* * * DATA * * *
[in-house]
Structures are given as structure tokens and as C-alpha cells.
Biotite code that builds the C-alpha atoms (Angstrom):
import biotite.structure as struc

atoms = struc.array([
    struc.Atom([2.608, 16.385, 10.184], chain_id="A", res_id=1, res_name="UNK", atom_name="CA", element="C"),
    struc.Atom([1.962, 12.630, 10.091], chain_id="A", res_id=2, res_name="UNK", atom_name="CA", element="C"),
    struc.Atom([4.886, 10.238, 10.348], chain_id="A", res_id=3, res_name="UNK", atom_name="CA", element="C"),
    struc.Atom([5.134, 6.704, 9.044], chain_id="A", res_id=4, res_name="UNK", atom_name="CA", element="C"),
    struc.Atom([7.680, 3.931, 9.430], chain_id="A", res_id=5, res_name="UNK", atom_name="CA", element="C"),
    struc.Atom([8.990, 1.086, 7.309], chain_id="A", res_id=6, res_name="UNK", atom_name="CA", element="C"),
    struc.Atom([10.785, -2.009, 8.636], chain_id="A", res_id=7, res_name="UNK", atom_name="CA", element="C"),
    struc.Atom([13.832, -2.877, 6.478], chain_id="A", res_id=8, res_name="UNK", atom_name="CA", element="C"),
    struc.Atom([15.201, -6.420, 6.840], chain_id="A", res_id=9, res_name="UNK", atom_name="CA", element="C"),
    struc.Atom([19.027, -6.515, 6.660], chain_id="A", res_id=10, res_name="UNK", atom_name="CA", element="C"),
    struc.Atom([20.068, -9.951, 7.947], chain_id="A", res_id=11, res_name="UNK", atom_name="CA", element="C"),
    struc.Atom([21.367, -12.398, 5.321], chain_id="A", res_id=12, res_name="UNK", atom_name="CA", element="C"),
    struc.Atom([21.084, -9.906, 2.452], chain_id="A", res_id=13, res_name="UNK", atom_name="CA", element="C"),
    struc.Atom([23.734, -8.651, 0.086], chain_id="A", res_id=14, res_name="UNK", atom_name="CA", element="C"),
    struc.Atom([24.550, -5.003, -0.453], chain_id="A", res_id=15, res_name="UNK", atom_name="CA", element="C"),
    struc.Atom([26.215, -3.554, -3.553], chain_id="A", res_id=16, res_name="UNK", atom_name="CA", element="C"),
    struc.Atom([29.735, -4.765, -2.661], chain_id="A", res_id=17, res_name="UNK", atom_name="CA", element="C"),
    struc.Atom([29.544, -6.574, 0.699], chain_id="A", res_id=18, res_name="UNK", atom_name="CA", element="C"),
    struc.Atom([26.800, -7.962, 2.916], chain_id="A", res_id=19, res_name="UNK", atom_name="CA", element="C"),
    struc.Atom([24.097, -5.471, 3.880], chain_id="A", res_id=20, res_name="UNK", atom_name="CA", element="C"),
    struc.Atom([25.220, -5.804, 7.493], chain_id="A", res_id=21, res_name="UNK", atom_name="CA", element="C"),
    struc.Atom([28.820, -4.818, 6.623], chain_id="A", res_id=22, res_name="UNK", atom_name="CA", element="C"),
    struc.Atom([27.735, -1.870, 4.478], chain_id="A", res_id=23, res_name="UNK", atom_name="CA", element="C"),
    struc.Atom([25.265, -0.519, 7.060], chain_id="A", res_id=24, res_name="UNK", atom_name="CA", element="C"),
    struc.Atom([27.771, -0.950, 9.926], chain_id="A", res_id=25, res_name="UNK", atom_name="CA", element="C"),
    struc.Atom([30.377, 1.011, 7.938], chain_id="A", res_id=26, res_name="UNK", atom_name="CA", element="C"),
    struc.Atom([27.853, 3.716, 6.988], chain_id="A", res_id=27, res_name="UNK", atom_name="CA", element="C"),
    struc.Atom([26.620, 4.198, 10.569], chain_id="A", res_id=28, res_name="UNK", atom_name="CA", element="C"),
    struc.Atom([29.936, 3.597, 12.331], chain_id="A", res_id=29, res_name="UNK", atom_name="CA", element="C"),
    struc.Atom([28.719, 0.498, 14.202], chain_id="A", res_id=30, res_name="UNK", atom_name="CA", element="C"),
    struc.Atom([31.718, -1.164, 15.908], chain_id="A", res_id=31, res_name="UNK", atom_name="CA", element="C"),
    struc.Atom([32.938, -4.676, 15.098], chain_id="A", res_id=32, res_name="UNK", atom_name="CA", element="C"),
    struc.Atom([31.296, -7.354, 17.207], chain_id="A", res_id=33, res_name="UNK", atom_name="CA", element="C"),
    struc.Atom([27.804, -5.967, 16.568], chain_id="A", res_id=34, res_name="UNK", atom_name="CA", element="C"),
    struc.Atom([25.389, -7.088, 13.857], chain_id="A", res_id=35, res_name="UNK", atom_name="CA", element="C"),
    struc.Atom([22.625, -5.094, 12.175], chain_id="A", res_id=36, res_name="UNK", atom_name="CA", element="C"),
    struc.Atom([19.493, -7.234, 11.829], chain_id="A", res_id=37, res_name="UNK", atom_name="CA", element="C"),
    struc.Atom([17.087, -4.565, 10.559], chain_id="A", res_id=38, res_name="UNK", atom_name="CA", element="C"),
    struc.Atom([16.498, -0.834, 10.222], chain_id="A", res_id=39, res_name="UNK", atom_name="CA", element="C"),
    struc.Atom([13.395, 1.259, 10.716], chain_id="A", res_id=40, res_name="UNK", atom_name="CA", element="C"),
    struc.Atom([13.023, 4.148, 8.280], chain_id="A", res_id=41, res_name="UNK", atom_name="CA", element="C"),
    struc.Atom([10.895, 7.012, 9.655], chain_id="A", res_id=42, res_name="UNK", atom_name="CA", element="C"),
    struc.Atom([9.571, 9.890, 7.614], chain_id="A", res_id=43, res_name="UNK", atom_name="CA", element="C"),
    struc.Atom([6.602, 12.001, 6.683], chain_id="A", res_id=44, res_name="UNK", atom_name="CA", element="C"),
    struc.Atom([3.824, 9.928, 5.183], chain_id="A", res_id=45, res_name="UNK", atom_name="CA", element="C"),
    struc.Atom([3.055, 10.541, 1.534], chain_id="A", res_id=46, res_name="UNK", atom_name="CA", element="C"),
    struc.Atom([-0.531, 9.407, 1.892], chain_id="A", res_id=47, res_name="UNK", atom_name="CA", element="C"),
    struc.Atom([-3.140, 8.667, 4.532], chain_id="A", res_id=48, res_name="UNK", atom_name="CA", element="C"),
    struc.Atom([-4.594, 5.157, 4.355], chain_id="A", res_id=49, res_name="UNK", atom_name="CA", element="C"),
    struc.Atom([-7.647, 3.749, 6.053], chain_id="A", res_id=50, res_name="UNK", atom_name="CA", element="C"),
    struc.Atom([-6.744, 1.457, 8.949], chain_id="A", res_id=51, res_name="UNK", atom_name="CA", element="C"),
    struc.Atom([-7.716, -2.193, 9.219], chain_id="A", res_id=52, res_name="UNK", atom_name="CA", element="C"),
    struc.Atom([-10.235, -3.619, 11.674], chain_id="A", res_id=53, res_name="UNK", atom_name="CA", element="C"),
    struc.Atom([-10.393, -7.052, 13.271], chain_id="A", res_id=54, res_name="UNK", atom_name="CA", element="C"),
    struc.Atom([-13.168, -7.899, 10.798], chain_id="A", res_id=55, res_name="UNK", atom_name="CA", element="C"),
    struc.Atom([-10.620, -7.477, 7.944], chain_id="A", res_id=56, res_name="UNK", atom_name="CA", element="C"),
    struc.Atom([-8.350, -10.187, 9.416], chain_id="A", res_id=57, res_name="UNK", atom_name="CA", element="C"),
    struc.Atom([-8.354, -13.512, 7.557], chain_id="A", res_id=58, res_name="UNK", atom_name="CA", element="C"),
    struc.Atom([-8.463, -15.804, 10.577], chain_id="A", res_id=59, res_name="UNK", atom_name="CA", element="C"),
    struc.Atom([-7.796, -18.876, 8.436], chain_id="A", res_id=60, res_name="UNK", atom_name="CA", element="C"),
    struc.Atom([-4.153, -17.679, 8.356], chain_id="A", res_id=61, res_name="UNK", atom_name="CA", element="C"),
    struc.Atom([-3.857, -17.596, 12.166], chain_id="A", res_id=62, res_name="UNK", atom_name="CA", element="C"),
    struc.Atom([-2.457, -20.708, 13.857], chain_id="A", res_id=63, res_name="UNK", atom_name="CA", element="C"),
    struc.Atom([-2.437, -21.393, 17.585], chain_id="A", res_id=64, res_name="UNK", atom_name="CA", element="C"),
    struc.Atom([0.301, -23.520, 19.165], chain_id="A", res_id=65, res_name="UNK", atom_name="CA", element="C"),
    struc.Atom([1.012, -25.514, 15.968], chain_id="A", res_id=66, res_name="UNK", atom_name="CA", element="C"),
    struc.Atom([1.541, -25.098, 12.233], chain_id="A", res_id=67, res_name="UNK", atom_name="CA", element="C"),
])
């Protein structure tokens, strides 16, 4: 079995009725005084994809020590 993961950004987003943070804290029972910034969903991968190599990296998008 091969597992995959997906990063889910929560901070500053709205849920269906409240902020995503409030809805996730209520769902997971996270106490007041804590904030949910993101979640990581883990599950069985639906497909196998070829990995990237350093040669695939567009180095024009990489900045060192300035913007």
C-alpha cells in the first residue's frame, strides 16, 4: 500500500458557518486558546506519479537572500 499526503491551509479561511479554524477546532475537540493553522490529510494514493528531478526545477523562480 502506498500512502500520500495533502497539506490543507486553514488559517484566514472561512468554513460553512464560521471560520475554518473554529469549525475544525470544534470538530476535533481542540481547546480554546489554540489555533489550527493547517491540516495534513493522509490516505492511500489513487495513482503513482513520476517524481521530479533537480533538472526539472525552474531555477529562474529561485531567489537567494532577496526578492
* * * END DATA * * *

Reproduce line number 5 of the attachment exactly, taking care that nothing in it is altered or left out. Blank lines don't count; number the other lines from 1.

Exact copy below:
atoms = struc.array([